If you’re only going to watch one video of something being taken out of a box today, may I humbly suggest you make it this one? The folks at Samsung sent me the new NF310 laptop to review this week, and after the break you can check out my unboxing and first look video.

On paper, the Samsung NF310 is a pretty compelling machine. For $399 you get a 1.5GHz Intel Atom N550 dual core processor and a 10 inch, 1366 x 768 pixel matte display. It has 1GB of RAM, a 250GB hard drive, 802.11b/g/n WiFi, and Bluetooth 3.0. Unfortunately while some early store listings suggested the netbook would have NVIDIA graphics, it actually ships with integrated Intel GMA 3150 graphics.

But the specs only tell part of the story. The Samsung NF310 also has a distinct new design, which I suspect is going to be a love-it-or-hate-it factor for some folks.

When I first saw the new design last month, I was kind of underwhelmed. Sure, the wavy edges look interesting, but they serve no real purpose and just make the laptop a little wider than it would otherwise be. But I have to say, while the curvy design looks a bit silly on the Samsung NF210 (a similar mini-laptop with a single core processor and 1024 x 600 pixel screen), Samsung has really classed things up a bit for the NF310 by giving the laptop a more metallic paint job which actually gives the keyboard a bit of a MacBook-style patina.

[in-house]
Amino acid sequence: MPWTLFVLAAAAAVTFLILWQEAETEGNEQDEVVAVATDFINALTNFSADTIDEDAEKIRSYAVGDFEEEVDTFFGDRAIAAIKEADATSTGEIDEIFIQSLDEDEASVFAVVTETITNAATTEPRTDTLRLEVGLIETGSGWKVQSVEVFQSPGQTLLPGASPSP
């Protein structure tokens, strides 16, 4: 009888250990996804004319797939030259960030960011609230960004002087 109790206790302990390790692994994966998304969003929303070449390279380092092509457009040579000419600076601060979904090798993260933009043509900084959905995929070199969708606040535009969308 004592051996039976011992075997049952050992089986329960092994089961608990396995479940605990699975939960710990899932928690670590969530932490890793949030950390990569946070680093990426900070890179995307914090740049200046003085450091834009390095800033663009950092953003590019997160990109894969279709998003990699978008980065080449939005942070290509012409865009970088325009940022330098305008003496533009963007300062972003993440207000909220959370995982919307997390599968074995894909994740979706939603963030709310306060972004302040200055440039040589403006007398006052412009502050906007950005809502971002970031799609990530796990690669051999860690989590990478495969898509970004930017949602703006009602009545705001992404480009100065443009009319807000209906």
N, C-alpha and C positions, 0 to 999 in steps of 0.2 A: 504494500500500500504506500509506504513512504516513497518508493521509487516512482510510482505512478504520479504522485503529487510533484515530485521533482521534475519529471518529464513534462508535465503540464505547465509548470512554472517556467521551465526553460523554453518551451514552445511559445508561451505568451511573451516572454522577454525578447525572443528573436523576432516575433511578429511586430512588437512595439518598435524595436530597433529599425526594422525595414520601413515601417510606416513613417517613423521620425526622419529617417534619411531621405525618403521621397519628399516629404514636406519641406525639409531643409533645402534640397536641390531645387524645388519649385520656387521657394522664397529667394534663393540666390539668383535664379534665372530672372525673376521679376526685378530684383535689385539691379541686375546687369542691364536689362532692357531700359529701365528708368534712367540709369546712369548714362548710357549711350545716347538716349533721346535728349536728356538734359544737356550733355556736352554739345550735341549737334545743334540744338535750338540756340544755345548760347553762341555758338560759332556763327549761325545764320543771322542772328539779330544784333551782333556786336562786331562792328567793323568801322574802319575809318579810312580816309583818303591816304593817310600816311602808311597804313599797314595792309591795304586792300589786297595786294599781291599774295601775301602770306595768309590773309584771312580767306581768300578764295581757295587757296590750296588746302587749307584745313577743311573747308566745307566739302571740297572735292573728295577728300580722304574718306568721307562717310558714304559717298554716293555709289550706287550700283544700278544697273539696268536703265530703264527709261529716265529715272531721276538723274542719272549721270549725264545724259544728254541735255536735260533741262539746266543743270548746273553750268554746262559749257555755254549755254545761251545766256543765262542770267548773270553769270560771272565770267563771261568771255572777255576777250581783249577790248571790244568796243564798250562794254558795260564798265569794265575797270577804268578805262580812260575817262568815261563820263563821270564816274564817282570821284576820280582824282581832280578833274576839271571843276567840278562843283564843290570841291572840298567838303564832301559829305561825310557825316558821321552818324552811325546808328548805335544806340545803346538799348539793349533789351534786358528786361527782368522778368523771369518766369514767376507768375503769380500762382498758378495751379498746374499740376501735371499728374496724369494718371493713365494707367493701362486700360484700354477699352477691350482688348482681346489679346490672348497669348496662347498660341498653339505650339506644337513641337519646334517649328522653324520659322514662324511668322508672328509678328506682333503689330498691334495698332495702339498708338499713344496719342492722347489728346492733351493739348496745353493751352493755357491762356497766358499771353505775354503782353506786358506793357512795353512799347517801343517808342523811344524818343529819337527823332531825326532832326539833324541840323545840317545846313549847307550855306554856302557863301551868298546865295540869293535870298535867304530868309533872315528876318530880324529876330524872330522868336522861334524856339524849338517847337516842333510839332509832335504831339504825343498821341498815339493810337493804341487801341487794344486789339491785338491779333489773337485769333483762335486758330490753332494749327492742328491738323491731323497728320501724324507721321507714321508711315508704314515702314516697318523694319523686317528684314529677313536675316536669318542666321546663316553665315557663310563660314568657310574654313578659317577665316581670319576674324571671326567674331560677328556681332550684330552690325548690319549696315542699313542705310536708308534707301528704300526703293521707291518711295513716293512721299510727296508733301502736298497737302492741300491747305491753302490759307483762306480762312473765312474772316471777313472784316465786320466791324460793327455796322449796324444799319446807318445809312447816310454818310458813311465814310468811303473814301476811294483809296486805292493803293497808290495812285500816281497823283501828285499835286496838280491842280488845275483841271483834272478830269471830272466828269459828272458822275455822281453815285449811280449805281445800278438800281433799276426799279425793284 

The touchpad also has a very nice texture and feels great under your fingertip. While there’s only one touchpad button, there’s a clear marker in the center and it’s almost as easyto register right and left clicks as it would have been with two distinct buttons.

The speakers are nice and loud, and the high resolution display is nice and bright. I’ll be putting the netbook through the ringer over the next few days and I’ll have details about its performance to share soon. In the meantime, you can check out my first look video after the break.

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25 replies on “Samsung NF310 dual core netbook: Unboxing and first look”

  1. Anyone know the RAM limit you can upgrade too? Many are limited to 2GB, can this do more if I buy a 4GB SODIMM?

  2. i bought the samsung nf 310 , see my review for installing 64 bit windows 7 professional at amazon, this netbook runs great with 64bit
    streaming movies now it has excellent performance , great color great sound ,but you have tweak the audio to your liking but it has a great surround sound for listening to movies on bose headphones, 2 gigs memory it runs verry well on 64 bit , i give it 10 star instead of 5
    i am totally happy with this product all around

  3. Sure is distracting to hear “ummmmmm” between every sentence…..